Consider this moral quandary posed in a recent Skeptic magazine article about a father who strangled his daughter because “she had been a rape victim of an unscrupulous man and became pregnant.”
William E. Magnusson poses this counterintuitive result in the article (“Is Science Amoral?”):
“The father believed that his action was extremely moral, and he had the support of his family. In other societies it would be the murderer and the rapist who would be considered immoral.”
Indeed, damning the predator, not the victim, would be the normal moral imperative in Western countries with strong Christian and, thus, misogynist traditions.
The murdering father above, although his location is not specified, I strongly suspect is from an Islamic region of the Mideast, North Africa or South Asia, where statistics show the vast majority of such so-called “honor killings” occur. However, such atrocities also are documented elsewhere “from people belonging to all the world’s major religions,” according to the website Stophonorkillings.com.
Infractions of local sexual mores and female reproduction restrictions are key triggers for these tragic assaults, 93 percent against young women whose average age is 23. The website says studies indicate about 5,000 honor killings occur around the world annually — some 1,000 each in India and Pakistan — but that statistics “are often severe underestimates.”
“Honor killings or shame killings are exacted in a bid to regain family honor after a member of the family has committed an act which brings shame to the family, such as homosexuality, adultery, violating religious principles or renouncing a faith. The four main types of honor violence are FGM [female genital mutilation], forced marriage, domestic violence, and killings. Killing is the most extreme punishment.”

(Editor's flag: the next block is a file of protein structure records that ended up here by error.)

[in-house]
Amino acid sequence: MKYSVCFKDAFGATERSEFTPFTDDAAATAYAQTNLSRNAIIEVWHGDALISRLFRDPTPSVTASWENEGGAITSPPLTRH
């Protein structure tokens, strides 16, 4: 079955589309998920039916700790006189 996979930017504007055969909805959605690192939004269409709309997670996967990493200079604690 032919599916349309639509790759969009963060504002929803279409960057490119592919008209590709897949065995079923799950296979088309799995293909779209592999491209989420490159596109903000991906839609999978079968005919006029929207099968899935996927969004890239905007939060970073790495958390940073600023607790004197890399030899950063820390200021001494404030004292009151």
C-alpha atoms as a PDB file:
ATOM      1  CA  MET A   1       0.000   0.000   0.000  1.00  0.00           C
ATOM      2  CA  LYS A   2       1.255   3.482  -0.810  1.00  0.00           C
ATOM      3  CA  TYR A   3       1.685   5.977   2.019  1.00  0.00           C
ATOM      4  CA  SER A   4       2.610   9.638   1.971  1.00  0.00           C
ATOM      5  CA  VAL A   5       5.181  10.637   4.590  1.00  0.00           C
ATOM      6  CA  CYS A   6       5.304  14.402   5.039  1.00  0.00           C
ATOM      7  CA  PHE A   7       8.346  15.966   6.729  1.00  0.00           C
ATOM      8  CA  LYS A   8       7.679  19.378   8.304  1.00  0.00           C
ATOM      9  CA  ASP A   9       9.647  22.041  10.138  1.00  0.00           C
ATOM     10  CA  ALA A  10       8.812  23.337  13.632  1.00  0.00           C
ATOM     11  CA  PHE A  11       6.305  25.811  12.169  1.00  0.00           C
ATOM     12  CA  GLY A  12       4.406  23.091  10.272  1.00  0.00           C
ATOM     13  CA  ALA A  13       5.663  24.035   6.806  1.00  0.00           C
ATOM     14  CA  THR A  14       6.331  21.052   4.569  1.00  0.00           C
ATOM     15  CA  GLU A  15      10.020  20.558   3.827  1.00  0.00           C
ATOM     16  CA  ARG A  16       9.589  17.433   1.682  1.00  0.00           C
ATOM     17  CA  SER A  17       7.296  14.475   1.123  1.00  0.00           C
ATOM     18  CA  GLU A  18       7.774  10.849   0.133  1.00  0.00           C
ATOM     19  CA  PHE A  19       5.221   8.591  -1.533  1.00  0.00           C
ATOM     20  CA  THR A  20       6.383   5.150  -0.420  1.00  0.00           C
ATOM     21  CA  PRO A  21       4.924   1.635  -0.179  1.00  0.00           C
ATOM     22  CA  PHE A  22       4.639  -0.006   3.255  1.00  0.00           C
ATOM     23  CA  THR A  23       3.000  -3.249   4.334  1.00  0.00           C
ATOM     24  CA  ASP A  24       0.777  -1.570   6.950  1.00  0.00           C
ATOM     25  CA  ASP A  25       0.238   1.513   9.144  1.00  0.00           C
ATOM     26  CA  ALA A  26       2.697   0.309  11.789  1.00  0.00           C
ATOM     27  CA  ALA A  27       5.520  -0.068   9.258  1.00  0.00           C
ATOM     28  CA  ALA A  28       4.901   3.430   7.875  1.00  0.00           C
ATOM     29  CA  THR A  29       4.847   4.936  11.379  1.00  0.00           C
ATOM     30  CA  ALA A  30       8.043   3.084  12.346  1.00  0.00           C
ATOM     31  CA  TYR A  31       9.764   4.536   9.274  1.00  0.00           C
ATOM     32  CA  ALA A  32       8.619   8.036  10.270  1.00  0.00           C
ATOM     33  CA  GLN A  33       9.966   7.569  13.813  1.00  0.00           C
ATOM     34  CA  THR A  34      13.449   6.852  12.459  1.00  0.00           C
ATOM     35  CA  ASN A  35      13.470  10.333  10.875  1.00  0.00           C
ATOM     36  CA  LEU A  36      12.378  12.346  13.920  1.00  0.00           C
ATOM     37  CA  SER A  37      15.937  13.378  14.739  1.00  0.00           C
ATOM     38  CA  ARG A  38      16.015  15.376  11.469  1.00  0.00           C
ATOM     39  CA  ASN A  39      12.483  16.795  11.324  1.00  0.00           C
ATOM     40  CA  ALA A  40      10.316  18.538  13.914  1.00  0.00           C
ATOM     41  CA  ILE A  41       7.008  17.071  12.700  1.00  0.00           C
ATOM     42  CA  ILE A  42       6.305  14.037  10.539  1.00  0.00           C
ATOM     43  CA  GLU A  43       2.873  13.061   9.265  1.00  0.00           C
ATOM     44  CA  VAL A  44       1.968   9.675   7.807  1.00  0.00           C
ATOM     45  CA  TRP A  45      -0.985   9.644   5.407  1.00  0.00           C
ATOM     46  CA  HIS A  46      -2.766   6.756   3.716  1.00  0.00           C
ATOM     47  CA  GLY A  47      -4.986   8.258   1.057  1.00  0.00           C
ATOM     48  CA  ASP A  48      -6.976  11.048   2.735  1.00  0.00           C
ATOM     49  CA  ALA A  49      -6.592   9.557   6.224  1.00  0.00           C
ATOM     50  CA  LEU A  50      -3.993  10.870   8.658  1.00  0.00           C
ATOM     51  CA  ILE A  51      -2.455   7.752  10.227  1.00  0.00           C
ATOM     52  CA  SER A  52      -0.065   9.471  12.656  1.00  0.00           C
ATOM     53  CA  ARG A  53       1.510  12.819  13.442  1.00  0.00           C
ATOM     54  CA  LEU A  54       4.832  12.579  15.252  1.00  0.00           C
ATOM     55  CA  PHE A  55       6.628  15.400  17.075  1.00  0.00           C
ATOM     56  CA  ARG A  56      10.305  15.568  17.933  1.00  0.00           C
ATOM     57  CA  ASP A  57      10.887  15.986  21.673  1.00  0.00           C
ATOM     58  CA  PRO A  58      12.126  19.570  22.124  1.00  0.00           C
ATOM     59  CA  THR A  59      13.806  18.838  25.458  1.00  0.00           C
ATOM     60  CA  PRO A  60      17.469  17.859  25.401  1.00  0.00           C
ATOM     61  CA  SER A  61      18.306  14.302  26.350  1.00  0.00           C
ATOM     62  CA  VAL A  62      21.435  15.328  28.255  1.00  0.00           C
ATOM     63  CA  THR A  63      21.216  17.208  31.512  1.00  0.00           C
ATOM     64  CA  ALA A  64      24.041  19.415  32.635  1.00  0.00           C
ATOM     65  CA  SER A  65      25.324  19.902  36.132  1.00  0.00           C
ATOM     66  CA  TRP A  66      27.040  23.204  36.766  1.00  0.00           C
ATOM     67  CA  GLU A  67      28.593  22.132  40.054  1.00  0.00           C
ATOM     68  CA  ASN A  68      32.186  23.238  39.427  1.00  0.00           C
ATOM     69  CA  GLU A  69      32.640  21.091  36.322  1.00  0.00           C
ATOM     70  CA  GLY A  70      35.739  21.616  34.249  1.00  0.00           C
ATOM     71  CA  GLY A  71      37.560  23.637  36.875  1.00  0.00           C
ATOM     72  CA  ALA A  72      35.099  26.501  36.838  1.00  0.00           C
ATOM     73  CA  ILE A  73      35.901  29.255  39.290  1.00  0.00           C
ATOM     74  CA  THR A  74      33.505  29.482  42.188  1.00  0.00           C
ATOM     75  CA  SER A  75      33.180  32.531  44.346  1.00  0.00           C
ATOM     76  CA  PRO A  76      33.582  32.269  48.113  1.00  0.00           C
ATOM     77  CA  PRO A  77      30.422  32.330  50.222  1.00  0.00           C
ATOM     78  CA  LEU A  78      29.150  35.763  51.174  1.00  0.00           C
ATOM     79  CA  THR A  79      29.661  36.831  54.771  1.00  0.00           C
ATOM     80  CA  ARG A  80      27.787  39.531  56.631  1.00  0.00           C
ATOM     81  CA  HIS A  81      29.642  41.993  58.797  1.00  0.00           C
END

Even just being raped is punishable due the perceived stain on the victim’s family honor.
Although in Western, Christianity-dominated countries, like the United States, we don’t cotton to families murdering their young women for their perceived sexual transgressions, we still tend to blame them for such transgressions (e.g., “Why were you wearing that!” in rape cases).
Even in Christianity itself, misogyny has a long, ignoble and continuing history.
“With diatribes about entertainers who invite rape and moms who are destroying America by supporting their families…with ignorant arguments about fetuses that masturbate, and females who might as well if they use contraception, and fetal personhood that trumps the personhood of females … it’s tempting to think that Christian conservatives have reached some new pinnacle of hating women and sexuality. But the sad reality is that even the media’s most unabashed misogynists like Michele Bachmann, Michael Burgess, Lou Dobbs and Juan Williams are actually tame compared to their ideological ancestors, including some of the biggest names in Christian history. In past centuries, men who were hailed as church fathers, patriarchs, doctors, and even saints boldly expressed their view that females are inferior and loathsome, and they explained at length why God shared their perspective.”